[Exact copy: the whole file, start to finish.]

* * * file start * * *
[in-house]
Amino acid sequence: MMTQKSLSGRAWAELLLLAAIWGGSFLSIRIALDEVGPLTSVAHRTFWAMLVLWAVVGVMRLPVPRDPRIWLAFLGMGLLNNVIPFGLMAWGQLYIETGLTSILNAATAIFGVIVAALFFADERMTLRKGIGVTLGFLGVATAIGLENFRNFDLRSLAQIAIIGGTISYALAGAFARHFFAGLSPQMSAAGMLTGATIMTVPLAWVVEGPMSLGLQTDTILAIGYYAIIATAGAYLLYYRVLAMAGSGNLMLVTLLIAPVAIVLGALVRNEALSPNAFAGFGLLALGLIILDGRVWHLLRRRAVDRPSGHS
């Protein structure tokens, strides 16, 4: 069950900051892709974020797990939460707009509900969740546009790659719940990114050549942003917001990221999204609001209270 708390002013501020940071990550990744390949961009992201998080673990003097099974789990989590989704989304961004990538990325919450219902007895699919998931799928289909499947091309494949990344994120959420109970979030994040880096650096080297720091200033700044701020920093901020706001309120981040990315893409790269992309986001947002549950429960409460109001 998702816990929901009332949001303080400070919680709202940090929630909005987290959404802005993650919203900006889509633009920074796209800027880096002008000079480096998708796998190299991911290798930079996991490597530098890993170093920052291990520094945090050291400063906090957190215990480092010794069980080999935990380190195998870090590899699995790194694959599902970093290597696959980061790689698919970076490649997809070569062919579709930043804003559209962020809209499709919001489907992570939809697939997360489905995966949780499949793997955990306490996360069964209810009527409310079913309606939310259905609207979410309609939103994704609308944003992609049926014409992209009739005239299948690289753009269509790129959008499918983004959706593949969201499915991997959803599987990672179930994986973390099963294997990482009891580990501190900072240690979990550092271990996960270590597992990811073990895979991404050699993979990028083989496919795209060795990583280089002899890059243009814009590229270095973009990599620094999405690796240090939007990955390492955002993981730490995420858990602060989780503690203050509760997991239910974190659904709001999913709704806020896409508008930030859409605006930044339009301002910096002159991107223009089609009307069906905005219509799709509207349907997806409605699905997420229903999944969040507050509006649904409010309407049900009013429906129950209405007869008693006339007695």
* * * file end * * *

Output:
[in-house]
Amino acid sequence: MMTQKSLSGRAWAELLLLAAIWGGSFLSIRIALDEVGPLTSVAHRTFWAMLVLWAVVGVMRLPVPRDPRIWLAFLGMGLLNNVIPFGLMAWGQLYIETGLTSILNAATAIFGVIVAALFFADERMTLRKGIGVTLGFLGVATAIGLENFRNFDLRSLAQIAIIGGTISYALAGAFARHFFAGLSPQMSAAGMLTGATIMTVPLAWVVEGPMSLGLQTDTILAIGYYAIIATAGAYLLYYRVLAMAGSGNLMLVTLLIAPVAIVLGALVRNEALSPNAFAGFGLLALGLIILDGRVWHLLRRRAVDRPSGHS
């Protein structure tokens, strides 16, 4: 069950900051892709974020797990939460707009509900969740546009790659719940990114050549942003917001990221999204609001209270 708390002013501020940071990550990744390949961009992201998080673990003097099974789990989590989704989304961004990538990325919450219902007895699919998931799928289909499947091309494949990344994120959420109970979030994040880096650096080297720091200033700044701020920093901020706001309120981040990315893409790269992309986001947002549950429960409460109001 998702816990929901009332949001303080400070919680709202940090929630909005987290959404802005993650919203900006889509633009920074796209800027880096002008000079480096998708796998190299991911290798930079996991490597530098890993170093920052291990520094945090050291400063906090957190215990480092010794069980080999935990380190195998870090590899699995790194694959599902970093290597696959980061790689698919970076490649997809070569062919579709930043804003559209962020809209499709919001489907992570939809697939997360489905995966949780499949793997955990306490996360069964209810009527409310079913309606939310259905609207979410309609939103994704609308944003992609049926014409992209009739005239299948690289753009269509790129959008499918983004959706593949969201499915991997959803599987990672179930994986973390099963294997990482009891580990501190900072240690979990550092271990996960270590597992990811073990895979991404050699993979990028083989496919795209060795990583280089002899890059243009814009590229270095973009990599620094999405690796240090939007990955390492955002993981730490995420858990602060989780503690203050509760997991239910974190659904709001999913709704806020896409508008930030859409605006930044339009301002910096002159991107223009089609009307069906905005219509799709509207349907997806409605699905997420229903999944969040507050509006649904409010309407049900009013429906129950209405007869008693006339007695």